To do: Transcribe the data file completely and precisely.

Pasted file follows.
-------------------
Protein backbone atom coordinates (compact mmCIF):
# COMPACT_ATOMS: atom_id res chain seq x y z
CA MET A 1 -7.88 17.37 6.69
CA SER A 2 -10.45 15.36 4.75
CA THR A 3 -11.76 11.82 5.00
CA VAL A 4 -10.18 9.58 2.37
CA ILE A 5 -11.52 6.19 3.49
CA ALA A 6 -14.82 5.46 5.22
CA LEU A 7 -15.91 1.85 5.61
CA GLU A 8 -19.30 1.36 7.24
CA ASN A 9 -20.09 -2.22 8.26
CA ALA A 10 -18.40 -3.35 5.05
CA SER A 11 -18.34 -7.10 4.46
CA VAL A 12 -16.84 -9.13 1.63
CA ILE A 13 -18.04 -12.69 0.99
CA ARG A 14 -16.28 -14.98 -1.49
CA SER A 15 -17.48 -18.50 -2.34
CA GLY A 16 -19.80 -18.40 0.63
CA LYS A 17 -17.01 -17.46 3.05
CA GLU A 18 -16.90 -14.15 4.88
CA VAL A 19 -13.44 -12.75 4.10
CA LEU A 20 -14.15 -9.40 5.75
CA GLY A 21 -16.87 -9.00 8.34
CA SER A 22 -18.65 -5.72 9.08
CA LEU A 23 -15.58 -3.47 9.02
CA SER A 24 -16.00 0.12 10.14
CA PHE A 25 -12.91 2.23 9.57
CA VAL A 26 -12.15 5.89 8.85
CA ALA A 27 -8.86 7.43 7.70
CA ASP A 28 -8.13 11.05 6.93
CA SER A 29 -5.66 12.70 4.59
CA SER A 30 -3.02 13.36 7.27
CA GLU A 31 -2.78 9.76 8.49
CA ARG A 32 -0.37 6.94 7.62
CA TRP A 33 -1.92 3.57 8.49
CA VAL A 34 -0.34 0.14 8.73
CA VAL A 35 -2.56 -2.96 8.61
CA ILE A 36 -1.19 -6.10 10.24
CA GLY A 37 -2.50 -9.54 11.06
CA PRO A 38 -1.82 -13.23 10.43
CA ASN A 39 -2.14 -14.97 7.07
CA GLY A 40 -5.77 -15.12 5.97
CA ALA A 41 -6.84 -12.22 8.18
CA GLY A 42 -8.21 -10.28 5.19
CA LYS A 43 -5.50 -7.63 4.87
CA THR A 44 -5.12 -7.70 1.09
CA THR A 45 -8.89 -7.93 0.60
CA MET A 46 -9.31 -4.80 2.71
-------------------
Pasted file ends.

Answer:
Protein backbone atom coordinates (compact mmCIF):
# COMPACT_ATOMS: atom_id res chain seq x y z
CA MET A 1 -7.88 17.37 6.69
CA SER A 2 -10.45 15.36 4.75
CA THR A 3 -11.76 11.82 5.00
CA VAL A 4 -10.18 9.58 2.37
CA ILE A 5 -11.52 6.19 3.49
CA ALA A 6 -14.82 5.46 5.22
CA LEU A 7 -15.91 1.85 5.61
CA GLU A 8 -19.30 1.36 7.24
CA ASN A 9 -20.09 -2.22 8.26
CA ALA A 10 -18.40 -3.35 5.05
CA SER A 11 -18.34 -7.10 4.46
CA VAL A 12 -16.84 -9.13 1.63
CA ILE A 13 -18.04 -12.69 0.99
CA ARG A 14 -16.28 -14.98 -1.49
CA SER A 15 -17.48 -18.50 -2.34
CA GLY A 16 -19.80 -18.40 0.63
CA LYS A 17 -17.01 -17.46 3.05
CA GLU A 18 -16.90 -14.15 4.88
CA VAL A 19 -13.44 -12.75 4.10
CA LEU A 20 -14.15 -9.40 5.75
CA GLY A 21 -16.87 -9.00 8.34
CA SER A 22 -18.65 -5.72 9.08
CA LEU A 23 -15.58 -3.47 9.02
CA SER A 24 -16.00 0.12 10.14
CA PHE A 25 -12.91 2.23 9.57
CA VAL A 26 -12.15 5.89 8.85
CA ALA A 27 -8.86 7.43 7.70
CA ASP A 28 -8.13 11.05 6.93
CA SER A 29 -5.66 12.70 4.59
CA SER A 30 -3.02 13.36 7.27
CA GLU A 31 -2.78 9.76 8.49
CA ARG A 32 -0.37 6.94 7.62
CA TRP A 33 -1.92 3.57 8.49
CA VAL A 34 -0.34 0.14 8.73
CA VAL A 35 -2.56 -2.96 8.61
CA ILE A 36 -1.19 -6.10 10.24
CA GLY A 37 -2.50 -9.54 11.06
CA PRO A 38 -1.82 -13.23 10.43
CA ASN A 39 -2.14 -14.97 7.07
CA GLY A 40 -5.77 -15.12 5.97
CA ALA A 41 -6.84 -12.22 8.18
CA GLY A 42 -8.21 -10.28 5.19
CA LYS A 43 -5.50 -7.63 4.87
CA THR A 44 -5.12 -7.70 1.09
CA THR A 45 -8.89 -7.93 0.60
CA MET A 46 -9.31 -4.80 2.71